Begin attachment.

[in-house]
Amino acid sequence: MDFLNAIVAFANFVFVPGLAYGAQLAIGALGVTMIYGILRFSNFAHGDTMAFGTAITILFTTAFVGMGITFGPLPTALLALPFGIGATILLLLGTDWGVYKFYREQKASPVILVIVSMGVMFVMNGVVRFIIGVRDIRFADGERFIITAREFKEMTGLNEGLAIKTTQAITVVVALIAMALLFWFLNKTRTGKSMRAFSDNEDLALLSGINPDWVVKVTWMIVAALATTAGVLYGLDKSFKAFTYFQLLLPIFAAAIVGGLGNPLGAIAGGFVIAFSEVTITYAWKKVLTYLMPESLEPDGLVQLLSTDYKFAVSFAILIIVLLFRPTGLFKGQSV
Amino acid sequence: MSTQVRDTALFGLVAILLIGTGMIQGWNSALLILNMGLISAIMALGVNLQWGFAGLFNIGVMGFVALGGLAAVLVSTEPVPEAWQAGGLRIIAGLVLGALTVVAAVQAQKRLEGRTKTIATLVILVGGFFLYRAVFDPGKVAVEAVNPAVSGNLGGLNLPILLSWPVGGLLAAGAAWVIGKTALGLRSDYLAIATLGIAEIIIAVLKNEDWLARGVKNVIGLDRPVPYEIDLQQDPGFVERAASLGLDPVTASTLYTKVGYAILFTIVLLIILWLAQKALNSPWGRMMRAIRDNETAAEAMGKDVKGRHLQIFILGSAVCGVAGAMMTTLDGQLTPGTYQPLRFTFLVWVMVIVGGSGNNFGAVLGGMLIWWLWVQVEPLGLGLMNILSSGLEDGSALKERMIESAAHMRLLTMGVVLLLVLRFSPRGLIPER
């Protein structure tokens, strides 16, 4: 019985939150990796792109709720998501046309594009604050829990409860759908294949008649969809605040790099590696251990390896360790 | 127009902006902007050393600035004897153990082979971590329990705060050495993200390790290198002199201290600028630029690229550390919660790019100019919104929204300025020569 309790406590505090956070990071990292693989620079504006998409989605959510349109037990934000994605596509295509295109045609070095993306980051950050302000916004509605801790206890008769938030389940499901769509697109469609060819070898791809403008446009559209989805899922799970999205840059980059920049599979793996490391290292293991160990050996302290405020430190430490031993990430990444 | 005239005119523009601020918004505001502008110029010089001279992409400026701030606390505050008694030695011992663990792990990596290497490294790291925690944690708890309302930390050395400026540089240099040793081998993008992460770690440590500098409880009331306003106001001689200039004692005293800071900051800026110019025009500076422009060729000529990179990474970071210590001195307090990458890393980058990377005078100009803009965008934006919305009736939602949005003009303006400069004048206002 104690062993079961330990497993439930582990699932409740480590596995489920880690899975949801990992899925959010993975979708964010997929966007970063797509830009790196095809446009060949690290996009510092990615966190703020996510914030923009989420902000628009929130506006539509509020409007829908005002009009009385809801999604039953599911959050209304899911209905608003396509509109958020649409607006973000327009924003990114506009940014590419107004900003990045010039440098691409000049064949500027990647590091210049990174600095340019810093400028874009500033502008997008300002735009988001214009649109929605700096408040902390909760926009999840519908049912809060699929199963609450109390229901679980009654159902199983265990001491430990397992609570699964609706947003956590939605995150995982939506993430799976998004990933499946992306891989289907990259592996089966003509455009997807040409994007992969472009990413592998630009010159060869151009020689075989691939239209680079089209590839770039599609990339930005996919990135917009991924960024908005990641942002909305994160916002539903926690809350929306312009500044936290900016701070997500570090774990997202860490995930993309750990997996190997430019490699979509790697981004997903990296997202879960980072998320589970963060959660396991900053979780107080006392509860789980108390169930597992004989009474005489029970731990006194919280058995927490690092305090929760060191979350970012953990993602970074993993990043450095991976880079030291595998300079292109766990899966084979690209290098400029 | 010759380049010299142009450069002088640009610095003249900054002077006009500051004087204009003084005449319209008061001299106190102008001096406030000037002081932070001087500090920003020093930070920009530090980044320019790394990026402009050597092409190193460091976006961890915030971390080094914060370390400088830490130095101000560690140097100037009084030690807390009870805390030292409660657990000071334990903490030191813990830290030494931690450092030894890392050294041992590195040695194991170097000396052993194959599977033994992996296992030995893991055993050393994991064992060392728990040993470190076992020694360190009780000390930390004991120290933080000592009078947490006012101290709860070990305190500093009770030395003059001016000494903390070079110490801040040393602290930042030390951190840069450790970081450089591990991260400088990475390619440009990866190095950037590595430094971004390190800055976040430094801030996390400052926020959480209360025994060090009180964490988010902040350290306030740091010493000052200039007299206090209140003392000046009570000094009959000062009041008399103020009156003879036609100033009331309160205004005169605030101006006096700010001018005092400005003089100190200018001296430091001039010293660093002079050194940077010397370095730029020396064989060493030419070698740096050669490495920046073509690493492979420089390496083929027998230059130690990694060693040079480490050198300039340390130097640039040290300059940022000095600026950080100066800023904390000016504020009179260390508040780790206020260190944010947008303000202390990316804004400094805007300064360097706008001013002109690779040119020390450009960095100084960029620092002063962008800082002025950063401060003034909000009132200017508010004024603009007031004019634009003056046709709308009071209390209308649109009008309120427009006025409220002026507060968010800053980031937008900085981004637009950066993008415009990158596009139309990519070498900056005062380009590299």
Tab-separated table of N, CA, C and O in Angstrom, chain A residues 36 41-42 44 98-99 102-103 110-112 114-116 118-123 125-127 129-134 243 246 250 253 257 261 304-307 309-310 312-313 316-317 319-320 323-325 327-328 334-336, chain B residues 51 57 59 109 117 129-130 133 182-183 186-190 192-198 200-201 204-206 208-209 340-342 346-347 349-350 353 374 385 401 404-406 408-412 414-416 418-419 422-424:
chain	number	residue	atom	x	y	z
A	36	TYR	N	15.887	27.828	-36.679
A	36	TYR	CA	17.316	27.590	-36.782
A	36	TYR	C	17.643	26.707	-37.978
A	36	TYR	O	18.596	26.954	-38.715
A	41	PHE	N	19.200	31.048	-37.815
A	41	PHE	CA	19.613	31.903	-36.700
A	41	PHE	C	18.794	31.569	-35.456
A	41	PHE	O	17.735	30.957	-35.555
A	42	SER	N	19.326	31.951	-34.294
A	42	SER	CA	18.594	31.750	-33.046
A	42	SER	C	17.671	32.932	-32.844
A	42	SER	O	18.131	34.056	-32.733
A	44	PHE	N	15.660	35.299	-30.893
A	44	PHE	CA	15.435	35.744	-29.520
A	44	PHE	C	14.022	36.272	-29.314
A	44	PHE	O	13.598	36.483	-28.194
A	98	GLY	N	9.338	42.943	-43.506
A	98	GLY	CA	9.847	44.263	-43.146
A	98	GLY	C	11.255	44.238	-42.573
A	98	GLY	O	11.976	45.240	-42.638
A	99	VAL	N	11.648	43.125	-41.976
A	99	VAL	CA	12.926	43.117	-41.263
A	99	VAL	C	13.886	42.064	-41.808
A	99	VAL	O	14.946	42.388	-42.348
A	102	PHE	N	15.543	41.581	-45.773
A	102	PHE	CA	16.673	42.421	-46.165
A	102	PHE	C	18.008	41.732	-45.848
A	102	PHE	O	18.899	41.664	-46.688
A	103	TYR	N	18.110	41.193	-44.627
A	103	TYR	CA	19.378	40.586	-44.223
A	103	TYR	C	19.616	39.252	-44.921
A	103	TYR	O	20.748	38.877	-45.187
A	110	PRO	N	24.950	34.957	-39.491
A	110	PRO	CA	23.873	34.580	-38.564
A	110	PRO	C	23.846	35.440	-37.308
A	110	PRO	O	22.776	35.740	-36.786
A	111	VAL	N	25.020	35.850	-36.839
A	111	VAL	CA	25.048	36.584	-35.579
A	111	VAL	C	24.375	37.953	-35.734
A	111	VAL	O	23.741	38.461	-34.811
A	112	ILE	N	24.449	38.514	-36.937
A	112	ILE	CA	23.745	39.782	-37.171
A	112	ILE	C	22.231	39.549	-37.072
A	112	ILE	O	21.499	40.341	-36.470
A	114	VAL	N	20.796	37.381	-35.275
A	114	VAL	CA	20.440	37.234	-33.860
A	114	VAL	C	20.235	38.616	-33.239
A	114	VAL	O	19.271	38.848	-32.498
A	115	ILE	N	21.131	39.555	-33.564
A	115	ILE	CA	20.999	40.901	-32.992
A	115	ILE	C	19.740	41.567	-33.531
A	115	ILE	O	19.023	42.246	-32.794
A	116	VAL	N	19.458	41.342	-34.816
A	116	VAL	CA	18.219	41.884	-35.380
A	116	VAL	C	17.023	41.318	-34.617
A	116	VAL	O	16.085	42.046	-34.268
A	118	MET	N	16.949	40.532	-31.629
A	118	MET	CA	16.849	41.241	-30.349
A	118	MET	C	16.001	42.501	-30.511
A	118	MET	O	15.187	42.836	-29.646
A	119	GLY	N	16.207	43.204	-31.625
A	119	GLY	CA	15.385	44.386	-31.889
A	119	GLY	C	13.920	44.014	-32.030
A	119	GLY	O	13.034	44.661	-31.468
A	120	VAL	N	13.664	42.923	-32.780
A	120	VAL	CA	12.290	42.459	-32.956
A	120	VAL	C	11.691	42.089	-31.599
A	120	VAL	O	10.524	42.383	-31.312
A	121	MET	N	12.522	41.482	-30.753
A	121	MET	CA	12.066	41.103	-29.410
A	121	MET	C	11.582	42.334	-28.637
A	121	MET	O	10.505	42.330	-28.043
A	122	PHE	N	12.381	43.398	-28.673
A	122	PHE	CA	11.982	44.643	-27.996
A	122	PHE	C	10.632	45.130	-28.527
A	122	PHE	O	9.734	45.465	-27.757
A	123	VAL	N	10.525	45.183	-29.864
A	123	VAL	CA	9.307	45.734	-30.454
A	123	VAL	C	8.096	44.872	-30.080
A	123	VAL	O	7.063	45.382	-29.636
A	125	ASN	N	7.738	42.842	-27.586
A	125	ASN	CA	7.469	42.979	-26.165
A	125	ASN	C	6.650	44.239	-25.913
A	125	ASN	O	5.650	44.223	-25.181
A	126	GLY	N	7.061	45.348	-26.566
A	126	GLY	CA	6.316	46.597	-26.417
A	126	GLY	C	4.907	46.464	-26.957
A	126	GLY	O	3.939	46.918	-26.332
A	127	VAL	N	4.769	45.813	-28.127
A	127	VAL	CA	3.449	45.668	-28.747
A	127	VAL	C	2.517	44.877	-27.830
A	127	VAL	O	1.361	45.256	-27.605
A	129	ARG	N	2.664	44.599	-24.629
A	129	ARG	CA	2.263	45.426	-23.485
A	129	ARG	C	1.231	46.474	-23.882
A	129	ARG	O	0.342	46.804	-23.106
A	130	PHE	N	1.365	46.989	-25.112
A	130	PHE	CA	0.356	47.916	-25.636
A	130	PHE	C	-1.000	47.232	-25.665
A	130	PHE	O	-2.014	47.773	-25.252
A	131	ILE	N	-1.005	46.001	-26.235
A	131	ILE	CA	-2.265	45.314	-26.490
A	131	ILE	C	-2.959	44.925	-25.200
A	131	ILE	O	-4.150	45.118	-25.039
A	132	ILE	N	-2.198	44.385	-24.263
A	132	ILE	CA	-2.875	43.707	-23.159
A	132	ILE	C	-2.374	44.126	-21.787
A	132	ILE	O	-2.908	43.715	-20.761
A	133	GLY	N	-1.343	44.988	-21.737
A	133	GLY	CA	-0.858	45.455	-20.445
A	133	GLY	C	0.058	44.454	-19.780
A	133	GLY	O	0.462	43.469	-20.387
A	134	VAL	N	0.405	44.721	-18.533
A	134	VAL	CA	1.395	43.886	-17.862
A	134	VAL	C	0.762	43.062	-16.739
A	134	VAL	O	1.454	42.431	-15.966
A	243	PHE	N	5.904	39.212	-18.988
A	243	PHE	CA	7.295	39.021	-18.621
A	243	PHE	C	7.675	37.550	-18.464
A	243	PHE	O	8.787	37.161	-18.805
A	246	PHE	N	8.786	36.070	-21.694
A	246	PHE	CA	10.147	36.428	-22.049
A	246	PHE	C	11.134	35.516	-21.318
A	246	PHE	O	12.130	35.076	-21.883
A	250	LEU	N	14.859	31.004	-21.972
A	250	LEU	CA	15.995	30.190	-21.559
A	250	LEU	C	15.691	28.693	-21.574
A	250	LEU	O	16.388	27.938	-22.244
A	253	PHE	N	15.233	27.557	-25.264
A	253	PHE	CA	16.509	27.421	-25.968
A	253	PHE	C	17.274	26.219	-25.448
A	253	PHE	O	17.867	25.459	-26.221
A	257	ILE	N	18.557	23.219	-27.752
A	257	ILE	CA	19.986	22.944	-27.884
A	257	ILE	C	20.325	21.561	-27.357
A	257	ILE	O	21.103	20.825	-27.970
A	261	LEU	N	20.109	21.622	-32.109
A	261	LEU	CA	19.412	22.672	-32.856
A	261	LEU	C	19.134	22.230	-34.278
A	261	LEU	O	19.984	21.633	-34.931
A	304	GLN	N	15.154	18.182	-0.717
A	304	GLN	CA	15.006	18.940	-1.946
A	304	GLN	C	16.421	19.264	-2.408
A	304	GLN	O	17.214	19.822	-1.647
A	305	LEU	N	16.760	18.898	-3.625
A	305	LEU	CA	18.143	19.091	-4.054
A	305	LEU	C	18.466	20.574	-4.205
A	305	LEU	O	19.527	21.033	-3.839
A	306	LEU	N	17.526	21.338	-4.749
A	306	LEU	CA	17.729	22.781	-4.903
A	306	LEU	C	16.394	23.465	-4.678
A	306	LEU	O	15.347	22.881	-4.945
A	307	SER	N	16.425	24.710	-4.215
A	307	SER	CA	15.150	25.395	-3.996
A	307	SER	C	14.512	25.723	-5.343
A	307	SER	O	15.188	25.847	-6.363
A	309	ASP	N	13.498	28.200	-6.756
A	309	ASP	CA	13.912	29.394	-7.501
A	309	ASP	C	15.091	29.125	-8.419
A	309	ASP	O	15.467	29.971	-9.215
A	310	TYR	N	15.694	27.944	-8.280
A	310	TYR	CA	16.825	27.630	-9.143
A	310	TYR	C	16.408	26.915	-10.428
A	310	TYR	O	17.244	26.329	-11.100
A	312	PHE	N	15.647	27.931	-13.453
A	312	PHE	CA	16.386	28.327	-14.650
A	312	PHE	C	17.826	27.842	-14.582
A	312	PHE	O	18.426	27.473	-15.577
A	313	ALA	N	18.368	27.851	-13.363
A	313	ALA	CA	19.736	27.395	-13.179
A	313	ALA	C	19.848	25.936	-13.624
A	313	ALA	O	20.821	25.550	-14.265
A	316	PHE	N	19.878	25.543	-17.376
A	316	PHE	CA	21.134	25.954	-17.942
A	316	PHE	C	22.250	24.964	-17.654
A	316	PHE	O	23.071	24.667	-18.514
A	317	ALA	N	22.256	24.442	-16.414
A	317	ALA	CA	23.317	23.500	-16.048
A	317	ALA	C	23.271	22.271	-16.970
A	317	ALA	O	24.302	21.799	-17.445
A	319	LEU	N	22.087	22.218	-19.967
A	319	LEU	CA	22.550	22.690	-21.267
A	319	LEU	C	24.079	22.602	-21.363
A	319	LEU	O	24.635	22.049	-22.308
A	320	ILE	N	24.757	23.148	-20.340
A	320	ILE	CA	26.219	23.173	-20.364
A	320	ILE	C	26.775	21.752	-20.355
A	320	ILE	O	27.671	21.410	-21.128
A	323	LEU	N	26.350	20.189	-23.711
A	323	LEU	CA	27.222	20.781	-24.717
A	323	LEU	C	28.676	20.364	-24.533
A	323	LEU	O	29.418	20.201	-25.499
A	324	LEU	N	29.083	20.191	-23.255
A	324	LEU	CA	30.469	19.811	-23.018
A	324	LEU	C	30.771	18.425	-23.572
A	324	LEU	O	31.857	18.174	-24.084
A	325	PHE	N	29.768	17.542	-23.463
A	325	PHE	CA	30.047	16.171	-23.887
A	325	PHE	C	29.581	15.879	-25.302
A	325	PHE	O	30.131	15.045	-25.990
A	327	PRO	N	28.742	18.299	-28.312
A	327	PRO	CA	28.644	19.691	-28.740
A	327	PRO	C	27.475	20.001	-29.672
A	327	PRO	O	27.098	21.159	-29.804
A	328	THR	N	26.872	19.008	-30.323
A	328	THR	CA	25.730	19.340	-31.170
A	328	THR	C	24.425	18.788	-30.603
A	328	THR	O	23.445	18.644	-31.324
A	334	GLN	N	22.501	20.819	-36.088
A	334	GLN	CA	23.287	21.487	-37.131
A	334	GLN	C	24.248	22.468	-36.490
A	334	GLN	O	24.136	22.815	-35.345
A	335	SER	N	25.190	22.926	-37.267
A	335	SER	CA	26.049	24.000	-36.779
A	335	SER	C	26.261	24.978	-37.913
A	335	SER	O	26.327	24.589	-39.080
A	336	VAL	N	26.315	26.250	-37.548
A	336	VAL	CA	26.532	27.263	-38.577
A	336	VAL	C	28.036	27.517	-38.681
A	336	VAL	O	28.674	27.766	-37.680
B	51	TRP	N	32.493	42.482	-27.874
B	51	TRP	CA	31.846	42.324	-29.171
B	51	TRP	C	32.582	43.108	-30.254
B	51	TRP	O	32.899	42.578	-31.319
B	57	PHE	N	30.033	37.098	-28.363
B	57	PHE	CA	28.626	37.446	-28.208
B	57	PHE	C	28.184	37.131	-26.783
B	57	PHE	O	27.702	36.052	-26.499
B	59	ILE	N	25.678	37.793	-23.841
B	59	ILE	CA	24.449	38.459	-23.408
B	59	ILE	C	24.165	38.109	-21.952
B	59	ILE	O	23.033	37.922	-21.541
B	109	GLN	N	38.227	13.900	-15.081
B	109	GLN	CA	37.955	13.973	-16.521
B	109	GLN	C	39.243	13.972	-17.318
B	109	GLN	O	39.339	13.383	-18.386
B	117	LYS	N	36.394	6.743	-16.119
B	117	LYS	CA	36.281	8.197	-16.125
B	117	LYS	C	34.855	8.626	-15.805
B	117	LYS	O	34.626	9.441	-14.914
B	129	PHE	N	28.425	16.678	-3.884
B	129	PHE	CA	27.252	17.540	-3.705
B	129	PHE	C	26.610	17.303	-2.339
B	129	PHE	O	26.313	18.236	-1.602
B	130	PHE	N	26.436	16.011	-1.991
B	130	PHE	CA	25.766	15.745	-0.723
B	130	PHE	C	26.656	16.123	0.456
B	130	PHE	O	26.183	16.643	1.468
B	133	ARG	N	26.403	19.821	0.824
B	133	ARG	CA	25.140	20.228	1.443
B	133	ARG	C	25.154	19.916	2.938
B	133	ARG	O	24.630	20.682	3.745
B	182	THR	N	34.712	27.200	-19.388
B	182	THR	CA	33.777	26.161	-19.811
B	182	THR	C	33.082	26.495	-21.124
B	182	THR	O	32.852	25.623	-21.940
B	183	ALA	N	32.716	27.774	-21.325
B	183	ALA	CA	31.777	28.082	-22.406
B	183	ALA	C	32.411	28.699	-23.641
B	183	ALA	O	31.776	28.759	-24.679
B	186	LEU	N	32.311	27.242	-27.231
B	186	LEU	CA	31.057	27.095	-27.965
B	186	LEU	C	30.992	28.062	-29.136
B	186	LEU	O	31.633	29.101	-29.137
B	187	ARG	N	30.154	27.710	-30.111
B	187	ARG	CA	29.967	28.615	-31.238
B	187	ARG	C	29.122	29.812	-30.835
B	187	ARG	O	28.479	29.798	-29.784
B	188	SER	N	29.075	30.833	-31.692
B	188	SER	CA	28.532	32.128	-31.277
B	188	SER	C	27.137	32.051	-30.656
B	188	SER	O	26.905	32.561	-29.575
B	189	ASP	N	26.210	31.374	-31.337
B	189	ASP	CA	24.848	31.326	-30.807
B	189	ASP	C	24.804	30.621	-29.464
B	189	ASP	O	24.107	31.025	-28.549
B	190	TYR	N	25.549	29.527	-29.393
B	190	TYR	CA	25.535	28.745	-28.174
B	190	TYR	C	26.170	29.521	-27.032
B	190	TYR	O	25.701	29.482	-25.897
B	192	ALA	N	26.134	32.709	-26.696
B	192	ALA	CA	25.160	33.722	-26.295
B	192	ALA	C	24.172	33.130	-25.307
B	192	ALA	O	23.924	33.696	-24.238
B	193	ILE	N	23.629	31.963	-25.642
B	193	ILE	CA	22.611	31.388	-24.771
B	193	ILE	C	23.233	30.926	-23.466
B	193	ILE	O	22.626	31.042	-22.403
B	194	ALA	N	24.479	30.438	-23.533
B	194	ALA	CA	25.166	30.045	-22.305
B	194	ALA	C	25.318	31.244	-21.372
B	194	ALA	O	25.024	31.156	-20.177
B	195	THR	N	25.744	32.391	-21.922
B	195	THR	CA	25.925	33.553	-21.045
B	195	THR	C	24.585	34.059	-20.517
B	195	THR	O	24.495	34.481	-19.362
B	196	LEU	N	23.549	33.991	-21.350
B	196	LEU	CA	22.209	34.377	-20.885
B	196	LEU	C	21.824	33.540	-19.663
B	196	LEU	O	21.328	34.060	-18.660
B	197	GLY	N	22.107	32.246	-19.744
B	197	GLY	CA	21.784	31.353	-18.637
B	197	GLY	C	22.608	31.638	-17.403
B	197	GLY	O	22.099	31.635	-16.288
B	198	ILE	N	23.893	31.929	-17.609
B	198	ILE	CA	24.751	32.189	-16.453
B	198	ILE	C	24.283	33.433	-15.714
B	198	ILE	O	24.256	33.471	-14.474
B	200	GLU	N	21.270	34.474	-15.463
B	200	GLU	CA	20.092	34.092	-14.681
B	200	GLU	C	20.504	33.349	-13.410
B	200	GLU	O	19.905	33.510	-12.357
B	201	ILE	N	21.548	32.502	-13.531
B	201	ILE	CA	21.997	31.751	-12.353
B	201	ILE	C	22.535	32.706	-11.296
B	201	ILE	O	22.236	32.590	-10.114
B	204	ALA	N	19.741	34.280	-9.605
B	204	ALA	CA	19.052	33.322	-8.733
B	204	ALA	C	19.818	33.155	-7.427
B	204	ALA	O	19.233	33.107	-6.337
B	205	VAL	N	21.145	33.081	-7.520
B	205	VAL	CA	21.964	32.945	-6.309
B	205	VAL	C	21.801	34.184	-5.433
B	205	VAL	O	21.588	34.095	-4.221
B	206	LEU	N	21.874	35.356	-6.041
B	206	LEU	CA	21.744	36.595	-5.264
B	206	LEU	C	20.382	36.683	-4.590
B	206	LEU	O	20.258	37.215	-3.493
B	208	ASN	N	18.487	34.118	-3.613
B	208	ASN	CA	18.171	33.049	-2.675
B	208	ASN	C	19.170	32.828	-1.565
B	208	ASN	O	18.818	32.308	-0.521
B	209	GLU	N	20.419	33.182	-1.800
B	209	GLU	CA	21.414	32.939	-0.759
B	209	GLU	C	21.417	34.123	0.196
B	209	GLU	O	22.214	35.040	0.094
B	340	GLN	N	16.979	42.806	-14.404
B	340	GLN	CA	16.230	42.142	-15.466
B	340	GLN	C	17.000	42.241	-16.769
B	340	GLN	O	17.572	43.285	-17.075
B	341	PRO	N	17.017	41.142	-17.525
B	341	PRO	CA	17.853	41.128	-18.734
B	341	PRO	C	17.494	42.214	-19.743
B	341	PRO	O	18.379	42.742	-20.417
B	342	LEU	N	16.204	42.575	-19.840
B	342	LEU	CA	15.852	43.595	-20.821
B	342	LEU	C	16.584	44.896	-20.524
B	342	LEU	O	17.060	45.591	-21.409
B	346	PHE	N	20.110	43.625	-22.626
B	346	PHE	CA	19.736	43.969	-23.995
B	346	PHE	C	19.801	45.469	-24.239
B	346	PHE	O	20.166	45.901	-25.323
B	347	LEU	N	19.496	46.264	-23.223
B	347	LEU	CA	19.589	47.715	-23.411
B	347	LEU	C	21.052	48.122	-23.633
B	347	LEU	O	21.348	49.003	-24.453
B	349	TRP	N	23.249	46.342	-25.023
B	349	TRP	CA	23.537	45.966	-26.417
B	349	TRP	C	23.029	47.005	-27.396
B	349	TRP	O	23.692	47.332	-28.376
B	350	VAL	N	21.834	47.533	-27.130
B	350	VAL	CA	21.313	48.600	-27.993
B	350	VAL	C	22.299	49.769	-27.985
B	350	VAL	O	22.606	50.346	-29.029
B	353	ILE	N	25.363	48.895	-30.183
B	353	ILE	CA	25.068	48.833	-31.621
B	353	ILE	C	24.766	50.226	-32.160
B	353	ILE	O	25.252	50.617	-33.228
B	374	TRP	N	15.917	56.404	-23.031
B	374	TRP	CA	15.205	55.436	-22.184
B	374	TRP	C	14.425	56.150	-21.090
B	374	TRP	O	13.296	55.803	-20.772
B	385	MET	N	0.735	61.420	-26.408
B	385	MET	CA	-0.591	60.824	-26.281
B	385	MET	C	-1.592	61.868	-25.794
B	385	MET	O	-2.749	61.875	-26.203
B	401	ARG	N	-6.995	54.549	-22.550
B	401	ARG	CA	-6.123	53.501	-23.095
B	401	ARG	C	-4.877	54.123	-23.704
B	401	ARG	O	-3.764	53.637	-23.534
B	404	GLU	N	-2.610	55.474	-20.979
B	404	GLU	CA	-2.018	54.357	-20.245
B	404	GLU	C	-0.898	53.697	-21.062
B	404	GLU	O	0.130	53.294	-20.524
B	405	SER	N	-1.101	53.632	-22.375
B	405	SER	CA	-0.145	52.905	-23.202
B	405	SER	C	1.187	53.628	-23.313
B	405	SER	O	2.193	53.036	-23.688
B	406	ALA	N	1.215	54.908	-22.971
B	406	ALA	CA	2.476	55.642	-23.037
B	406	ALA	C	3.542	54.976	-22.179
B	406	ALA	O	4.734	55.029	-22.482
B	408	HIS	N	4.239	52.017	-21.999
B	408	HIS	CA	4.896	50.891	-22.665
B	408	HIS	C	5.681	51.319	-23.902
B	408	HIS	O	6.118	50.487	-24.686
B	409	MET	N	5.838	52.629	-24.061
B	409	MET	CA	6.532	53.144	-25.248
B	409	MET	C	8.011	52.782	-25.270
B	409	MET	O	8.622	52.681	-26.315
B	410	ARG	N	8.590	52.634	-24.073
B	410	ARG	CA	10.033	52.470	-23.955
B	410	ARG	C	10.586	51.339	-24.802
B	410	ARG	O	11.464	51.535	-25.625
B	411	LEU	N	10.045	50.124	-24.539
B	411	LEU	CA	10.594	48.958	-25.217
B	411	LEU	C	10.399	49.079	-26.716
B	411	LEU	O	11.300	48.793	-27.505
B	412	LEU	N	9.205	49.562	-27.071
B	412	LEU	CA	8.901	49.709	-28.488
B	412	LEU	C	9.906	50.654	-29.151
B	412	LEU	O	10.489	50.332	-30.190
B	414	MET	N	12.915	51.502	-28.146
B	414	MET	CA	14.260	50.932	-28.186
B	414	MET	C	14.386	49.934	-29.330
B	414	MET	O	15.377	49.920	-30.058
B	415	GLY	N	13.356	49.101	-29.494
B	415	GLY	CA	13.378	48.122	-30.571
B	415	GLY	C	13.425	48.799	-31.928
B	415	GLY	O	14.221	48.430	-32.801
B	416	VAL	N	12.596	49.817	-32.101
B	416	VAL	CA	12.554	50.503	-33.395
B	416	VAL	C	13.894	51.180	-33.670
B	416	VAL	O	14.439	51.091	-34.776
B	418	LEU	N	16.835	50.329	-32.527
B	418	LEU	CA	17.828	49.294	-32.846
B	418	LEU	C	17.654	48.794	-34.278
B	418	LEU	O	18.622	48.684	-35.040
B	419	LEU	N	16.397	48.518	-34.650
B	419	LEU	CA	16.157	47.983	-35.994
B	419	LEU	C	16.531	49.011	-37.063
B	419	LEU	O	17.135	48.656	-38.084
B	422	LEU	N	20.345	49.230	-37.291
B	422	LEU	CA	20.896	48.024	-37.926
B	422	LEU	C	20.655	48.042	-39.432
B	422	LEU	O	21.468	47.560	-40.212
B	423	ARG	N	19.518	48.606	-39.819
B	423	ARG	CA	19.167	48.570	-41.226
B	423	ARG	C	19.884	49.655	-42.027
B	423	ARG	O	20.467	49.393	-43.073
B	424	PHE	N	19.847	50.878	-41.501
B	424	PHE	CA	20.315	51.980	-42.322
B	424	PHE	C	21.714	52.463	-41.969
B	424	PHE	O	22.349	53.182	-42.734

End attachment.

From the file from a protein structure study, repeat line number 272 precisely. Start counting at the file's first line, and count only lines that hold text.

B	187	ARG	CA	29.967	28.615	-31.238